Saturday, June 25, 2011

Ugly Ducklings

It's molting season again! Yes, it's that time of year when most of our local birds go through their annual complete molt - as anyone who has been on one of my recent walks will know!  One way that this annual molt is obvious to us locally is the shear volume of dropped flight feathers from ducks, geese and swans in Bunker Pond - a veritable tideline! The reason why we see this is because these waterfowl have a short, sharp shock strategy when it comes to molting. These birds drop all their flight feathers in one go, which means they are effectively flightless for a short period. This is a risky strategy, but it means that they can go through the molt relatively quickly and soon be back on the wing and ready to head south for the winter (since most of our waterfowl breed at northern latitudes and migrate south in fall). To help protect against being caught by a predator, these birds will flock up as there is safety in numbers (if a predator gets a meal, chances are it won't be you!) and they will also tend to move to traditional molting areas that have been used for many generations.

First signs of molt - eight Mute Swan primaries, all shed in a single wing flapping session on Lake Lily!

Mallards (and other ducks) have a main molt now too and it is at this time that the males go into what we call their 'eclipse' plumage. This sees the normally rather colorful males adopting the drab colors of females which perhaps makes them less obvious to predators during a time when they are more vulnerable to attack. It may also mean that the birds can flock up to molt together without getting too stressed at being that close to another male! So if you're at the South Cape May Meadows any time soon, don't be surprised if you don't see any apparent male Mallards. The thing to do is to check the bills; females have brown and orange bills, males have a bill which is greenish yellow (brighter when breeding) and looks like an unripe banana.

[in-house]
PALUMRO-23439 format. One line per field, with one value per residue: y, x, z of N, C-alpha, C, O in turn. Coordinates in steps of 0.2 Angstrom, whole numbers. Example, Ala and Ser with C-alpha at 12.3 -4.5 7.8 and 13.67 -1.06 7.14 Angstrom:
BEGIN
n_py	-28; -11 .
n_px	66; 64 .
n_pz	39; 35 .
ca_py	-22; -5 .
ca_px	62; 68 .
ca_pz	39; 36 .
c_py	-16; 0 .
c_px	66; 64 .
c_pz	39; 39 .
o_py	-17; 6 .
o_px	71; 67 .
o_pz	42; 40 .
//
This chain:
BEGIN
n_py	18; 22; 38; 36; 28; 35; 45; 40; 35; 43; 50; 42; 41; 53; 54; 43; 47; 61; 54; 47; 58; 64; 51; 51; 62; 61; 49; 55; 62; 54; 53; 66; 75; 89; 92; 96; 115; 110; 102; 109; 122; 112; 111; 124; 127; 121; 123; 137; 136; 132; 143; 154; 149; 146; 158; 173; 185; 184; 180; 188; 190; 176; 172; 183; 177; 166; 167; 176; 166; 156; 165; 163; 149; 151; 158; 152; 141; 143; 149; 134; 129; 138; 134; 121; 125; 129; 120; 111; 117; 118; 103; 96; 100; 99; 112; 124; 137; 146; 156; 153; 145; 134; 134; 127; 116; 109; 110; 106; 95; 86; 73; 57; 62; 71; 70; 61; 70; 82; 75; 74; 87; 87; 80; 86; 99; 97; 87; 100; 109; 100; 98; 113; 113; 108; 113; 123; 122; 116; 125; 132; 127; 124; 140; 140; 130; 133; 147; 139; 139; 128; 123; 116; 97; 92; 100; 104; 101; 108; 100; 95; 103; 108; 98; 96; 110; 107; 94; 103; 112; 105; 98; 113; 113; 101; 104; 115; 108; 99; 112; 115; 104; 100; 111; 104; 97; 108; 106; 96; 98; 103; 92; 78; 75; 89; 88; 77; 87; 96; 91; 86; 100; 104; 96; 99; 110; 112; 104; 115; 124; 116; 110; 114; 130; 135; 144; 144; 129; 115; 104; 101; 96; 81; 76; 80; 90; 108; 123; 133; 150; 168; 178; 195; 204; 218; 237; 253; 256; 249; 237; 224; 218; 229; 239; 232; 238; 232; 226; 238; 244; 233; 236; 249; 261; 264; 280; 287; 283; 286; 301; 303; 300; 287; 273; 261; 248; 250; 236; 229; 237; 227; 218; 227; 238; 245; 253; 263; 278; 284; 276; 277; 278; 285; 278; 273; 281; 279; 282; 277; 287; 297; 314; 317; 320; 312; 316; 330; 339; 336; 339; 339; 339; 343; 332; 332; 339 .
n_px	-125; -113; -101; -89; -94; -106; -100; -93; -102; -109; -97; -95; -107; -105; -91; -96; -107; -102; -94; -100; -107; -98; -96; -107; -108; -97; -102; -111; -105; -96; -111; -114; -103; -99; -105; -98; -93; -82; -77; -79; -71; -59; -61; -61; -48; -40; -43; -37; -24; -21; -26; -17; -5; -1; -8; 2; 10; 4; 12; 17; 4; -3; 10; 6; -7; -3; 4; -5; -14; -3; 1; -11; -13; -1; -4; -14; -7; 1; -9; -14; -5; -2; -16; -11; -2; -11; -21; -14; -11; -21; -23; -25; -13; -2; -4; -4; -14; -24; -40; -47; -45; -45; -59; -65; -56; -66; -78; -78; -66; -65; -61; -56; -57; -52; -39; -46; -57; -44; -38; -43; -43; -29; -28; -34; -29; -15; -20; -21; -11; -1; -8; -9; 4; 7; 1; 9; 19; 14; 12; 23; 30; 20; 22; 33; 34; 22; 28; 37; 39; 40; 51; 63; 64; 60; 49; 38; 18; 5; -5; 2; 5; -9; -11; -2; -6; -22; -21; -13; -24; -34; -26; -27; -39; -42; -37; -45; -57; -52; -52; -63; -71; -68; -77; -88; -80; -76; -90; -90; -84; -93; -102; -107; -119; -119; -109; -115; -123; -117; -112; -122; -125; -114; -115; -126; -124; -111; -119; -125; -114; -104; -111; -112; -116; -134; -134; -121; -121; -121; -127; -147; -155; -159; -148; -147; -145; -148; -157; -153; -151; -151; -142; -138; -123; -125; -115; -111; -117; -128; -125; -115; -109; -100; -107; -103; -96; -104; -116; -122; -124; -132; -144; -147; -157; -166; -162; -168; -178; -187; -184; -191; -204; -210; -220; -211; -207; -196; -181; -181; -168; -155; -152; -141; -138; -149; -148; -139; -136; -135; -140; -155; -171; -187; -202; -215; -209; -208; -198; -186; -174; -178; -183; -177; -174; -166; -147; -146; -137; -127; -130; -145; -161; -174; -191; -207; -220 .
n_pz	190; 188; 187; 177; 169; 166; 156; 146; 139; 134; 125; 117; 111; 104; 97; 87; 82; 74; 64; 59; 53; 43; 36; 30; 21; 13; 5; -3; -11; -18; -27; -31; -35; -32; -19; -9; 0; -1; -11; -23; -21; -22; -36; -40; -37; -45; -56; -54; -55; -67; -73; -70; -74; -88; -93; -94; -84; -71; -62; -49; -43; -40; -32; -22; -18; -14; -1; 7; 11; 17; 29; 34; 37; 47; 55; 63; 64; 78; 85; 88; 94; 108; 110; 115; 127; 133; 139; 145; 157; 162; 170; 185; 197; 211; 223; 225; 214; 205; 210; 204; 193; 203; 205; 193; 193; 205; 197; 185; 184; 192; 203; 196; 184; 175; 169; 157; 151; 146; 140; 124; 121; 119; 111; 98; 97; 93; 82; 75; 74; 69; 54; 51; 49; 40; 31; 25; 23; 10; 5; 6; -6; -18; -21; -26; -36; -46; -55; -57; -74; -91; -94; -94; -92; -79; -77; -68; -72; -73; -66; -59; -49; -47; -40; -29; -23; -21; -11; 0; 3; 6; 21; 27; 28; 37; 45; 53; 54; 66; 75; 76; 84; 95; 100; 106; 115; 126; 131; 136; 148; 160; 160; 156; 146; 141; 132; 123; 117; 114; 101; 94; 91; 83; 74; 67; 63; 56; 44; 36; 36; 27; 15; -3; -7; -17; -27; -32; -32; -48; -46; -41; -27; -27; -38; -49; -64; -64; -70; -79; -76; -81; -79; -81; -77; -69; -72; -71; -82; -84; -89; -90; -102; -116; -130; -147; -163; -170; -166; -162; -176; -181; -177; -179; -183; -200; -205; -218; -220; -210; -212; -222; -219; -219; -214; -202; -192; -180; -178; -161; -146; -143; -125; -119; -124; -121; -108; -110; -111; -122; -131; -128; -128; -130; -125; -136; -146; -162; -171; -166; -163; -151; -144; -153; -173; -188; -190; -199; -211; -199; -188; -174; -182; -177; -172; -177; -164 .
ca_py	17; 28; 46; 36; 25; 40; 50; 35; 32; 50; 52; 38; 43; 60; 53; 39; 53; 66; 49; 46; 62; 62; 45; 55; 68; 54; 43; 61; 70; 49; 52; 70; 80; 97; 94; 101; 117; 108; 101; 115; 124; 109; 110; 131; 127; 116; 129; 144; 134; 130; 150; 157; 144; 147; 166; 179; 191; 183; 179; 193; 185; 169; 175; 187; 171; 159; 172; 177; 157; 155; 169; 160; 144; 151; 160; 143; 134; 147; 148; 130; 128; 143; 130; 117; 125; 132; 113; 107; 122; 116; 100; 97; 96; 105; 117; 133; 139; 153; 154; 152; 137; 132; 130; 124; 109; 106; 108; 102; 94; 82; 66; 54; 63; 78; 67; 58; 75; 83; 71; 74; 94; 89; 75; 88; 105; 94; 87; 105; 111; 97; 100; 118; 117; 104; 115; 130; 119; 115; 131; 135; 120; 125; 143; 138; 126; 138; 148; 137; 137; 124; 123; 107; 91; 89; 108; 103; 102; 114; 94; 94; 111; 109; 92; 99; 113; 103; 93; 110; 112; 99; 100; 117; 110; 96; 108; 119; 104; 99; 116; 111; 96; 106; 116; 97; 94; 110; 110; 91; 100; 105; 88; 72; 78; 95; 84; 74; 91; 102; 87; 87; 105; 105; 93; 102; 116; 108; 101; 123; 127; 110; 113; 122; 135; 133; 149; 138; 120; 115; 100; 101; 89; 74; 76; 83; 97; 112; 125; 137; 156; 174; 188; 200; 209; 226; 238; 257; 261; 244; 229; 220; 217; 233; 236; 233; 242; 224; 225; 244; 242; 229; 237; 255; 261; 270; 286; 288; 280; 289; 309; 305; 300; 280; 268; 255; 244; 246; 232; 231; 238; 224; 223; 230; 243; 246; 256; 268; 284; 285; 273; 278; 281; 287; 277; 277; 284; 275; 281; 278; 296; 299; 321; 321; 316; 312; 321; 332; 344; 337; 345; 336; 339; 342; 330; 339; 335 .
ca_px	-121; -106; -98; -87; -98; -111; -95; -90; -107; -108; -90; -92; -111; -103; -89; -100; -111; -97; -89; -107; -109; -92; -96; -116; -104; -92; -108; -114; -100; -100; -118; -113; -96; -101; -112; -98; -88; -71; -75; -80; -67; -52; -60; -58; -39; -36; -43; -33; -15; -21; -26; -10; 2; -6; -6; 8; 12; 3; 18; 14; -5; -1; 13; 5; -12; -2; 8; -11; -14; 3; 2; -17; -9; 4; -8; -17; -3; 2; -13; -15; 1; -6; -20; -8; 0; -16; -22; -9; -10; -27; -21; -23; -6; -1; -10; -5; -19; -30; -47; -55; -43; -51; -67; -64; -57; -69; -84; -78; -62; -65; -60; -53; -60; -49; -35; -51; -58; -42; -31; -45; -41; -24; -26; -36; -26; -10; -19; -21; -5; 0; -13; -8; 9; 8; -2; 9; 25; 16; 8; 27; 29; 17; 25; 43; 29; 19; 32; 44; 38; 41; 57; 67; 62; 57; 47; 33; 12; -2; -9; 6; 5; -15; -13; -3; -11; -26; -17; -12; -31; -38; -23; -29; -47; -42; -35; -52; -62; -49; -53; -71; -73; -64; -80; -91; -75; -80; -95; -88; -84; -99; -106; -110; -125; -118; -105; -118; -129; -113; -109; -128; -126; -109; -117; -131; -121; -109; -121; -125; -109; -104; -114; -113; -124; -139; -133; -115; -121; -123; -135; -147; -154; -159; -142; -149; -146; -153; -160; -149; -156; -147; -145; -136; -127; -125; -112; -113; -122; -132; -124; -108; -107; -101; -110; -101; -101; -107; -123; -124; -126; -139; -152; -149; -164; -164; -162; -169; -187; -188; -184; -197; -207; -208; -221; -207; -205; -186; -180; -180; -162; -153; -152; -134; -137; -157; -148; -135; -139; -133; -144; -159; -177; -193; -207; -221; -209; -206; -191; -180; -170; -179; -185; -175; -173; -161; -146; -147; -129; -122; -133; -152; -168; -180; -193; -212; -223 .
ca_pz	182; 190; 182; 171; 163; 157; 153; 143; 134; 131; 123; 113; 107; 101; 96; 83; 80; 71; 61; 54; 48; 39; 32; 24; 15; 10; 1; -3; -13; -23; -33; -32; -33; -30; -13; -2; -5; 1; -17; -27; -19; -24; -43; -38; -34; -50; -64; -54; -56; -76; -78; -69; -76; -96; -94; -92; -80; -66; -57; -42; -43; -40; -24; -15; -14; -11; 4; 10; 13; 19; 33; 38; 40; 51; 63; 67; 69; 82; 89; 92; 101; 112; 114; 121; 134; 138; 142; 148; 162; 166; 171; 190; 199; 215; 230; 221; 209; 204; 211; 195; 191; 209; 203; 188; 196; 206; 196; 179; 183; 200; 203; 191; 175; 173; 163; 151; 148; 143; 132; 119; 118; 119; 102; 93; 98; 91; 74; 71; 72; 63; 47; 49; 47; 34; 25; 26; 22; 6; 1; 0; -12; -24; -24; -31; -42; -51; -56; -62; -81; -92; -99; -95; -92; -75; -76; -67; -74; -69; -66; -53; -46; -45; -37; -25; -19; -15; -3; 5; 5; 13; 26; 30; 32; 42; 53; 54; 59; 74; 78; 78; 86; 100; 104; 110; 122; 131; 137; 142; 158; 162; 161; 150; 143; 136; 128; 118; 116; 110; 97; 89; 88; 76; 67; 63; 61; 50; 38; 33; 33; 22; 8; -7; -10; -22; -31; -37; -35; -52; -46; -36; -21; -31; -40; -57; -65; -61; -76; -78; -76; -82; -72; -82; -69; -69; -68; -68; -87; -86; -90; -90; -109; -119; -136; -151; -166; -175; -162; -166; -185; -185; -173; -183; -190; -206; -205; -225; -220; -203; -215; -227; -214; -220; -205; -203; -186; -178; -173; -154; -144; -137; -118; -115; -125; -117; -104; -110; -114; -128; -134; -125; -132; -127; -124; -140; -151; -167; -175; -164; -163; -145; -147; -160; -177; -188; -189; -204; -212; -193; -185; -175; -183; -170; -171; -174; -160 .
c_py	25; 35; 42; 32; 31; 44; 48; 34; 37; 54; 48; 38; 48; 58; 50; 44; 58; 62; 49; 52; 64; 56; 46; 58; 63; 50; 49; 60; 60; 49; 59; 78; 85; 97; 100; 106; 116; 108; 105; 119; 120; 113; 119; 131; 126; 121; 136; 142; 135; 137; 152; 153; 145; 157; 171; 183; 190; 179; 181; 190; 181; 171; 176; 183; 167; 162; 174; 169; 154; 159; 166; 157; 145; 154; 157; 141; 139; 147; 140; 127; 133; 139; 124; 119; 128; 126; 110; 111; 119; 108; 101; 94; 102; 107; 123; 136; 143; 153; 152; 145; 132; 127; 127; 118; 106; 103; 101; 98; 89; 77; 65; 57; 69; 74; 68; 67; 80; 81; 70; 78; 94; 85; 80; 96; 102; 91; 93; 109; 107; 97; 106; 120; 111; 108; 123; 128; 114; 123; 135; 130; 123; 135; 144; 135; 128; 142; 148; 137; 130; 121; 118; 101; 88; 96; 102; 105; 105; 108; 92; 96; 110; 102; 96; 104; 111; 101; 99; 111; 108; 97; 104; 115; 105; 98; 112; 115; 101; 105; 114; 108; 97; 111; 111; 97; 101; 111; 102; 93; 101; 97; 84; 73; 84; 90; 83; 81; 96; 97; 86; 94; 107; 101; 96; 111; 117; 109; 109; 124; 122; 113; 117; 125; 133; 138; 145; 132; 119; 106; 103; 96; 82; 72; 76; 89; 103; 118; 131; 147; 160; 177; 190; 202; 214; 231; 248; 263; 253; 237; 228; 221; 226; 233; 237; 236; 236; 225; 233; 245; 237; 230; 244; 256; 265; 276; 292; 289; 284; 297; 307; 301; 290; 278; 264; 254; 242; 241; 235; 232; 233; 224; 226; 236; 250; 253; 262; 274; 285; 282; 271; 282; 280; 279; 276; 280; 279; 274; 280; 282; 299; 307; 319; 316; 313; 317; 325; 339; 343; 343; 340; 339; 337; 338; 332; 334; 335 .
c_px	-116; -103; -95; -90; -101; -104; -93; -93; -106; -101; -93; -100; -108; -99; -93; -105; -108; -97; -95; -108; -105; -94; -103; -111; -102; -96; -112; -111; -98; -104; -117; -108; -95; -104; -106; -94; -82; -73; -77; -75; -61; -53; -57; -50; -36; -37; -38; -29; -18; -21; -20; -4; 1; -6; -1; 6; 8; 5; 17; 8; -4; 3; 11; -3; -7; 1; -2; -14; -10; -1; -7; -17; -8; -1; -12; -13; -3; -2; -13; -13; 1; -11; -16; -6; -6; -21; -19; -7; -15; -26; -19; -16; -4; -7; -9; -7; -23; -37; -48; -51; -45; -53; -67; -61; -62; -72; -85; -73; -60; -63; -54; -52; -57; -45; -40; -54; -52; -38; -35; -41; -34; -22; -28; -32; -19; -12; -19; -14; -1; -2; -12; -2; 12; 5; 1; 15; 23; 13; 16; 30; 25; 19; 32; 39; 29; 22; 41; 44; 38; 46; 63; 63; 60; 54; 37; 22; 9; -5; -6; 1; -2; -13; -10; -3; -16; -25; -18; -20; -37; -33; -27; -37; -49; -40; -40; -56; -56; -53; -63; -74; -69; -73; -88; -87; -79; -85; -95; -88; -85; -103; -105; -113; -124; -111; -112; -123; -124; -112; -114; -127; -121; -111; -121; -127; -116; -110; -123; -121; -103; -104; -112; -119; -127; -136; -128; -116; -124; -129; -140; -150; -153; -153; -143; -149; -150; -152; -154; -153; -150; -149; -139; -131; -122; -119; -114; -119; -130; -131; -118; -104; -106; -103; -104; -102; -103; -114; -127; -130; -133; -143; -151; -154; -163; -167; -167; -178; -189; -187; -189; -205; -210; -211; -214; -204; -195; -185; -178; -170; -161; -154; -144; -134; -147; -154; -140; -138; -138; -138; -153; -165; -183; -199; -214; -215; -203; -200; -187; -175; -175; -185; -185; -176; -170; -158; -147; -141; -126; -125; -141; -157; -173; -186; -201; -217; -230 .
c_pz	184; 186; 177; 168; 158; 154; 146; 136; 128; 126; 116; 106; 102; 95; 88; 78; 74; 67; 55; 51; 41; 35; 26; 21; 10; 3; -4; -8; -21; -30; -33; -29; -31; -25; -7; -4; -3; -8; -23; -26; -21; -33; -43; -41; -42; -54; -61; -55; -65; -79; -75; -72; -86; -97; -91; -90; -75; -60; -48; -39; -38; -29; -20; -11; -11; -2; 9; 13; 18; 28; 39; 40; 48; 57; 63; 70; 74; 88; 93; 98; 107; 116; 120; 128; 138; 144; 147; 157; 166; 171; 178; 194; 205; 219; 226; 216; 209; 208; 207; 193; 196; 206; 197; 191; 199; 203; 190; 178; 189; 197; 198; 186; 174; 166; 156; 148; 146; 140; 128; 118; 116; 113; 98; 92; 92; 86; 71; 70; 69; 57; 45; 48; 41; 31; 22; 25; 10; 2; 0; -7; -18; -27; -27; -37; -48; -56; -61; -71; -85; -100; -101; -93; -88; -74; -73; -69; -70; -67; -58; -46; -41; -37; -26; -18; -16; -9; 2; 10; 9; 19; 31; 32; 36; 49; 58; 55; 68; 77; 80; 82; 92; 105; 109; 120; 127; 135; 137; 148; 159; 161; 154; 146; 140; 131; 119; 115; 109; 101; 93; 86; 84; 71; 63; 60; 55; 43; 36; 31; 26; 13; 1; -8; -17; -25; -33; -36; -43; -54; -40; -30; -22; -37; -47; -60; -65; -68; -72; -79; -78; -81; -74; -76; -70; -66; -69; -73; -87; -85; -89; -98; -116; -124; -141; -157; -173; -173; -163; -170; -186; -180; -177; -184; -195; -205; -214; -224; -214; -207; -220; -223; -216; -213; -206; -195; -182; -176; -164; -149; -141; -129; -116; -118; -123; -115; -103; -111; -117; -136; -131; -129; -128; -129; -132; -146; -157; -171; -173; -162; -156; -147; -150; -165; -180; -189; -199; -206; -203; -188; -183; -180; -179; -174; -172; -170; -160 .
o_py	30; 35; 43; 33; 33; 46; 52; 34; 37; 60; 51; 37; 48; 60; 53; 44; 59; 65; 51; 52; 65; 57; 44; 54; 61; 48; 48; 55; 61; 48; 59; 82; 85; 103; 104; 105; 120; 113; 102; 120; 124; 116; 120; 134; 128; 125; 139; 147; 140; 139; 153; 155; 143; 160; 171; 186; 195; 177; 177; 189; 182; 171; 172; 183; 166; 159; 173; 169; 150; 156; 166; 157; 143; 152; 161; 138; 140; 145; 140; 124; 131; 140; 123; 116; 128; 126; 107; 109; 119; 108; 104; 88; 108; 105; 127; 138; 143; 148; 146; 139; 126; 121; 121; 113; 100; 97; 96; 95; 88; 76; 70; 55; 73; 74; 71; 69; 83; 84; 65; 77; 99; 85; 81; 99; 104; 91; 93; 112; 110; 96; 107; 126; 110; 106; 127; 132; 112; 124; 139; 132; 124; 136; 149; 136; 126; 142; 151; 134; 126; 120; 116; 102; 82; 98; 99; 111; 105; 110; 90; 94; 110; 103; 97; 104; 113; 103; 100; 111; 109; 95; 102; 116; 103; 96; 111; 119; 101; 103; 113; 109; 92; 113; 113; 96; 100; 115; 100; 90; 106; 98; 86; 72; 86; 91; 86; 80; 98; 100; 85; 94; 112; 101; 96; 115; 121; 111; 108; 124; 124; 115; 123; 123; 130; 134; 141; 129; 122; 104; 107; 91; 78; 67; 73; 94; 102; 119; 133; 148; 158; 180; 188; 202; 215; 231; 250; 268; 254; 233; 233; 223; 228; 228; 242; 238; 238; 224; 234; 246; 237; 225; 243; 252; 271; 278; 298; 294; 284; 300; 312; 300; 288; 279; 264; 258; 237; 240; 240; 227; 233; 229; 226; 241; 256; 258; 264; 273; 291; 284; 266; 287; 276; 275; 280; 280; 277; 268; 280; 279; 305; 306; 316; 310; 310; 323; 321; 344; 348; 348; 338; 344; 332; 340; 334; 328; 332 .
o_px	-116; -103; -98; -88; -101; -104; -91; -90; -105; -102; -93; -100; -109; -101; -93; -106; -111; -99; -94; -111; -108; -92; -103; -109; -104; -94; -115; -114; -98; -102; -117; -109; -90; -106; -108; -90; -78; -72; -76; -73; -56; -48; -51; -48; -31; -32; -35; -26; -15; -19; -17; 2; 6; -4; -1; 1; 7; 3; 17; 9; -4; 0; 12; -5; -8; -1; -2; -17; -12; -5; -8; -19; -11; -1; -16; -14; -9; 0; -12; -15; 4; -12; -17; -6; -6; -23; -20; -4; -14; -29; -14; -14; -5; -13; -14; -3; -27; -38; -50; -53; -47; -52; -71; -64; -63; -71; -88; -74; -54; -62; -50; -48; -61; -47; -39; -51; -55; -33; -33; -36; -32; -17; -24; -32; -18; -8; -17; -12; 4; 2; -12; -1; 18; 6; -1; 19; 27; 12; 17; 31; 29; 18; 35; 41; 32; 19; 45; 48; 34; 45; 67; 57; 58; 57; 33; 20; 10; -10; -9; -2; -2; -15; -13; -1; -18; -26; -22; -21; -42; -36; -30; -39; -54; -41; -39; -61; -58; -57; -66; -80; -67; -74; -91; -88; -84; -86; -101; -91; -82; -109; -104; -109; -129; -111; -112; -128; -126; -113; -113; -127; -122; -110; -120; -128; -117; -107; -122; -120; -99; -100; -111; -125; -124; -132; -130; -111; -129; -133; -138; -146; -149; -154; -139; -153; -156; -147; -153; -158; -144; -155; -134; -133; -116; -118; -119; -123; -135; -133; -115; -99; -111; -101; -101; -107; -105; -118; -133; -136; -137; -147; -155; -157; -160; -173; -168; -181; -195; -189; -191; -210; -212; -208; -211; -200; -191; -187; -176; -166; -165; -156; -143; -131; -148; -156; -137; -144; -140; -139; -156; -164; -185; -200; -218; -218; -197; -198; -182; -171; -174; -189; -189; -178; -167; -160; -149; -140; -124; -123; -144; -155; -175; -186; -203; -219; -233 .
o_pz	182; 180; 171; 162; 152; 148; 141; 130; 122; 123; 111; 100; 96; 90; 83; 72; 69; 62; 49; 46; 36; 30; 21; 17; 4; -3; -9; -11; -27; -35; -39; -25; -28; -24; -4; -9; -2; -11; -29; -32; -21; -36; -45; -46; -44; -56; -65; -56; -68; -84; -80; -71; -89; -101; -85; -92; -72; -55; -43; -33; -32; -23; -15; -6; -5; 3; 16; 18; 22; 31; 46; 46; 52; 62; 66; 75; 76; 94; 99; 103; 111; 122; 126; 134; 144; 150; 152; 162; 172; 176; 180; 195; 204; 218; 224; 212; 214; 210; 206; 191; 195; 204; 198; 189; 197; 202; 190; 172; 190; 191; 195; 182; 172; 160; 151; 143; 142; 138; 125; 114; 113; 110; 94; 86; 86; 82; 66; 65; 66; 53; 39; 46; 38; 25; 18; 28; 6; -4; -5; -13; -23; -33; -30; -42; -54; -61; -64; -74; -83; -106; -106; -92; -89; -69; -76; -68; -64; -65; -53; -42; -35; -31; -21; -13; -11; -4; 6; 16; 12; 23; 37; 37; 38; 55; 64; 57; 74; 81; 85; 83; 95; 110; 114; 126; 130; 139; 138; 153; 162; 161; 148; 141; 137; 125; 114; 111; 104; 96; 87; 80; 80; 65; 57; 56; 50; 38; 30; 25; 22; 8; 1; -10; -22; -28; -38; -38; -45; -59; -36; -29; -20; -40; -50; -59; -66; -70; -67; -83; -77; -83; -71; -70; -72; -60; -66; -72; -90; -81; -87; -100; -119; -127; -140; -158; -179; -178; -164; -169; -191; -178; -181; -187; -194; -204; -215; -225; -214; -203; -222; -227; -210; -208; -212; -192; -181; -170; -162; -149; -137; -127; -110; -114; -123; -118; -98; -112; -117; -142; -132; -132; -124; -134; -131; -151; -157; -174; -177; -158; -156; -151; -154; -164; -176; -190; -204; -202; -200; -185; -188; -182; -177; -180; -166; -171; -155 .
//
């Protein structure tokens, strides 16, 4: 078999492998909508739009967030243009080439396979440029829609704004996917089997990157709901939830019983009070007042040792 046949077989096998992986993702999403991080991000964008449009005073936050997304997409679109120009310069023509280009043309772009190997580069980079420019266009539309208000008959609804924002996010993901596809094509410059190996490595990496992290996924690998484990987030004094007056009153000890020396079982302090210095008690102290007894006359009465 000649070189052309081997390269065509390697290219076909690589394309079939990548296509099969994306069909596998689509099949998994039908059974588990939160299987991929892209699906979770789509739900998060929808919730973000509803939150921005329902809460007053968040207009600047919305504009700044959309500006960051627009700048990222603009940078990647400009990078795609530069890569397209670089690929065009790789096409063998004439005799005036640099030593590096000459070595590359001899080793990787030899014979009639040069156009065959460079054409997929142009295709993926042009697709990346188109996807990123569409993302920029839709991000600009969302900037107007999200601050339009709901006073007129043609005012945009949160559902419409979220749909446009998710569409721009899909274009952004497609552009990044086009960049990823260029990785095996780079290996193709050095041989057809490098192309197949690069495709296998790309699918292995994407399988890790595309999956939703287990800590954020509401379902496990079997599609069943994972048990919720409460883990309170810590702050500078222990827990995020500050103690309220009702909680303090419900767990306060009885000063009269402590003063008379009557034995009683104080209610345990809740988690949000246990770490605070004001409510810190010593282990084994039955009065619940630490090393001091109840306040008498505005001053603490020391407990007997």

Another group of birds showing rather severe molt processes at the moment are the larger gulls, and boy do they look a mess. Indeed, I reckon they're so ugly at the moment that no-one is interested in photographing them. I spent some time last night trawling the internet for photographs of young gulls taken in late June or early July and I really couldn't find any! With a late run of horseshoe crabs along the beaches at the moment, I went out to look at some local gulls and found - well, a mess! Here's a few of them:

Here's what I would consider to be a pretty 'average' American Herring Gull, for its age and time of year. This is what you can either refer to as a first-summer, or second-calendar-year bird. In other words, it was hatched last year. I've desperately tried to use other molt or plumage terminology such as cycles or words such as basic or alternate but find them totally non-intuitive and of no use when trying to get people off the starting blocks with understanding the subject. The problem in trying to define a first-summer plumage for these gulls, however, is that they don't really have one! During their first 12 months or so after losing juvenile plumage,  some species of larger gulls are pretty much continually molting from first-winter to second winter, gradually replacing the full suite of feathers.